Looking back and reflecting on the journey of our design intern Karishma Jain

Since February there has been a sudden change of direction for me. I had the feeling of standing at a railway station, where everyone was moving so fast. There was no time to be nervous! I could sense the positive spirit around me once I boarded the Startup Center train.

Starting as a UX designer at Startup Center helped me realise that we should embrace our struggle, embrace our differences, and be open to new opportunities.

On my first week of joining, I assisted with the design needs of Demo Day and with everything that was required to make Demo Day a success story, which indeed it was. This was a great chance for me to quickly learn about Startup Center, incorporate their vision, and build a relationship with everyone. Following the event I was impressed with the in depth follow up exchanging positive and negative points, our individual reflections, and collectively decided the next steps to improve both our and the attendees’ experience.

By mid-march, the global pandemic situation has hit the world and all of us were instructed to work from home. As I am people’s person, I would usually just walk to someone’s desk and ask them doubts rather than booking a meeting for every single query. But with the help of online tools and amazing support from the team members, we have been closely working with each other being  just one call away.

As a design team we brainstormed, discussed, reflected on our tasks and helped each other to grow. Our responsibility was to support startups and Startup Center staff with all the UX/UI design and service design needs. We started with the very first phase of design thinking principle- Empathy & understanding and conducted interviews with the startups.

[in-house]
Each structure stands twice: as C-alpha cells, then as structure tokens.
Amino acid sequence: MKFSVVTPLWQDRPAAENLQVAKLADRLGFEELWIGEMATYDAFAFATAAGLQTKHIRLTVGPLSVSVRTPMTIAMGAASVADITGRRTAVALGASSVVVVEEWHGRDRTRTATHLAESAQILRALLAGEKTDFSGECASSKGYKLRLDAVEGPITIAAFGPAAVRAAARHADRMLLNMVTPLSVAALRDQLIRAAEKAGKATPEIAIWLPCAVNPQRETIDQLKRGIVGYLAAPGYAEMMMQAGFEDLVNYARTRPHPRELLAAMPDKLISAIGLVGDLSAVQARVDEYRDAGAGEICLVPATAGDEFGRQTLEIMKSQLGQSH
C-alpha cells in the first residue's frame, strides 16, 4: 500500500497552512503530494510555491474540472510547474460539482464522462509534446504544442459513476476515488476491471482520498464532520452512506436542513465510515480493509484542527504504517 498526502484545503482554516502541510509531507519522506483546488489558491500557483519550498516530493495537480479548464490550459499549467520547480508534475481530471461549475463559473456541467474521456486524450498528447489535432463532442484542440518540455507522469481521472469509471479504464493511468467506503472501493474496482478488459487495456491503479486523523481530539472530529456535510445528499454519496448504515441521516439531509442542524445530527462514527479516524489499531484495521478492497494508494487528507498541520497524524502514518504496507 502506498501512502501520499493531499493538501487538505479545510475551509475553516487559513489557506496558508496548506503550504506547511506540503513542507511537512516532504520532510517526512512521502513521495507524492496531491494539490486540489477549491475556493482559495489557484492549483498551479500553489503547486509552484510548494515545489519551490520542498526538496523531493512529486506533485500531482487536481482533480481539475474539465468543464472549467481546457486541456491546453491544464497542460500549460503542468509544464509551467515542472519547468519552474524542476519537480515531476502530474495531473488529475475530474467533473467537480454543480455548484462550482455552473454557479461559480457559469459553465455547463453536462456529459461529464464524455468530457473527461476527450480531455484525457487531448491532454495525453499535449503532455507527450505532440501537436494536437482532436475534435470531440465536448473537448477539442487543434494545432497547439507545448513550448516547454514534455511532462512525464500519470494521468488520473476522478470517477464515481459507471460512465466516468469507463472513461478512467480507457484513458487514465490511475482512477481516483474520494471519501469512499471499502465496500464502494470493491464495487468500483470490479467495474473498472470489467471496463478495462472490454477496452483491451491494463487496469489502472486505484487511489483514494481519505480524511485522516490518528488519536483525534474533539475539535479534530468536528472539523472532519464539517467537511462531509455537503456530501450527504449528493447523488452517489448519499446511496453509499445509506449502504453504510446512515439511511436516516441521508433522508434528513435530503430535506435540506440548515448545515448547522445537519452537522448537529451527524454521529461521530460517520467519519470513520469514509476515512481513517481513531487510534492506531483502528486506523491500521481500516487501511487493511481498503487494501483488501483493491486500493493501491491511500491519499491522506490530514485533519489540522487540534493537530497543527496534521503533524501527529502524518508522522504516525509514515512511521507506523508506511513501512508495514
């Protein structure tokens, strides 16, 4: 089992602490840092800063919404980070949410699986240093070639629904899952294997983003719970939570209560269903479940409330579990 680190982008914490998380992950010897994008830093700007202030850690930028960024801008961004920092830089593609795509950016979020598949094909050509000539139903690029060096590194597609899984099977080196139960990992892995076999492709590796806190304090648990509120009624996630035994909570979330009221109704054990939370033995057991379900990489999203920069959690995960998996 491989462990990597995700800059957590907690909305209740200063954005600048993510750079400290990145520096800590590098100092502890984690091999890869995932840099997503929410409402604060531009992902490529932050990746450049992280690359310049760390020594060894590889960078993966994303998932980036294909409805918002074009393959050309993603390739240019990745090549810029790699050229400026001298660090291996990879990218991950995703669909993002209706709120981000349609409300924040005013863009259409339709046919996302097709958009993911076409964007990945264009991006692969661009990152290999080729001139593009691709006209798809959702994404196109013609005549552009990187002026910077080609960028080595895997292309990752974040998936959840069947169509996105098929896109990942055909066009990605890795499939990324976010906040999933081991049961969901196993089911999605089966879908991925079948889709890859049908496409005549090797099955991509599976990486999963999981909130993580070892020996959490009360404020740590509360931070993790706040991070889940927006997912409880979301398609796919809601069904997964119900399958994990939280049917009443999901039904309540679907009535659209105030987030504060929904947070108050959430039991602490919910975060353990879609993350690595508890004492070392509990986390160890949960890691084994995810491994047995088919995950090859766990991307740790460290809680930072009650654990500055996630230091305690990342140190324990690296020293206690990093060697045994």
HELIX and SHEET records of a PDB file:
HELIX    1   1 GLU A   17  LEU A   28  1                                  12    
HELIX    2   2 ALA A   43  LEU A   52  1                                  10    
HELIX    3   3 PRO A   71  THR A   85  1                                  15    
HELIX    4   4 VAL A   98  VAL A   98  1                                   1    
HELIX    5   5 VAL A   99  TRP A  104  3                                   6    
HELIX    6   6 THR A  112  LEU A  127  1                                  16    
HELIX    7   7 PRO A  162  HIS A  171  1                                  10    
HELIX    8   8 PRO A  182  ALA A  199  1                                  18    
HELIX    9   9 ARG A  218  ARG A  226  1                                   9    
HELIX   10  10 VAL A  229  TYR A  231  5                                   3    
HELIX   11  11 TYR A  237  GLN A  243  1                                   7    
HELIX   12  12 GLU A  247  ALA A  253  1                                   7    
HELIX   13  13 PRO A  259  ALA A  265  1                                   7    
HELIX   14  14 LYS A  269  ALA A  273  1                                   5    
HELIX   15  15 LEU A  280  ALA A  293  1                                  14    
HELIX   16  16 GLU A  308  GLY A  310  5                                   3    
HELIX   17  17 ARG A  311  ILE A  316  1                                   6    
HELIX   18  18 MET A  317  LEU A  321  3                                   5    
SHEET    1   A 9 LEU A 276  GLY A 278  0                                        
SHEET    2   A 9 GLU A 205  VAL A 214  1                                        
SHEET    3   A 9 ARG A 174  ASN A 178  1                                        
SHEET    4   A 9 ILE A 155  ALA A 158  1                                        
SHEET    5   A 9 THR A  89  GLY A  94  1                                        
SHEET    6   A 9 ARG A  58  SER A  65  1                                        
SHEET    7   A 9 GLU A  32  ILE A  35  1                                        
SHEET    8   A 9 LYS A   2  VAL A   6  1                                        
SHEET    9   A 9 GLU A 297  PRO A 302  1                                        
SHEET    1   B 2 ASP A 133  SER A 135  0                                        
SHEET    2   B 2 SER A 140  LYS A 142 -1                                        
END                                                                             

The interviews were called as “Design is calling”. We interviewed the startups in a semi-structural format. The interviews were held online and focused on getting to knowing the startup, their current status, strategy in terms of business and design, their expectations from in-house designers, and also validating our idea about the Design Clinic.

We utilized this opportunity to validate three things:
1. Design related needs of the company at the moment.
2. Opportunity for Design Café, Design Clinic.
3. Opportunity for partnership with Tokyo (mentoring pool of students).


Lessons Learnt:

Continuous Engagement

During the quarantine, it was important to engage with our users by continuous interaction method. In our case, the design team had to support both startups and Aalto Startup Center staff.

We were therefore in constant contact via programs and activities such as design cafe, design clinic, survey emails, newsletters, and the digital community channel. We also sent an infographic describing our skills and competences so start-up got an overview of the design team. All these activities helped us to build a strong, confident, and trustworthy relationship with our users. The method has also aided us to improve our skills.


Design Thinking as a Service

After consulting with the advisors and the rest of the team, we started organising design cafe and design clinic sessions for our startups. Now, these projects were not the solution for all problems faced by them but it was a pretty effective channel to communicate with. Each session was targeted to solve a problem faced by a specific startup also making sure the sessions were interactive while keeping the audience engaged. We had peer-to-peer sessions, hands-on experience, and pep talk sessions too.
Overall, it has been great working with the startups and Aalto Startup Center team members. The work culture, positive vibes and support from all the team members, challenging yet interesting workis a plus point for all the designers who will join in the future Aalto Startup Center.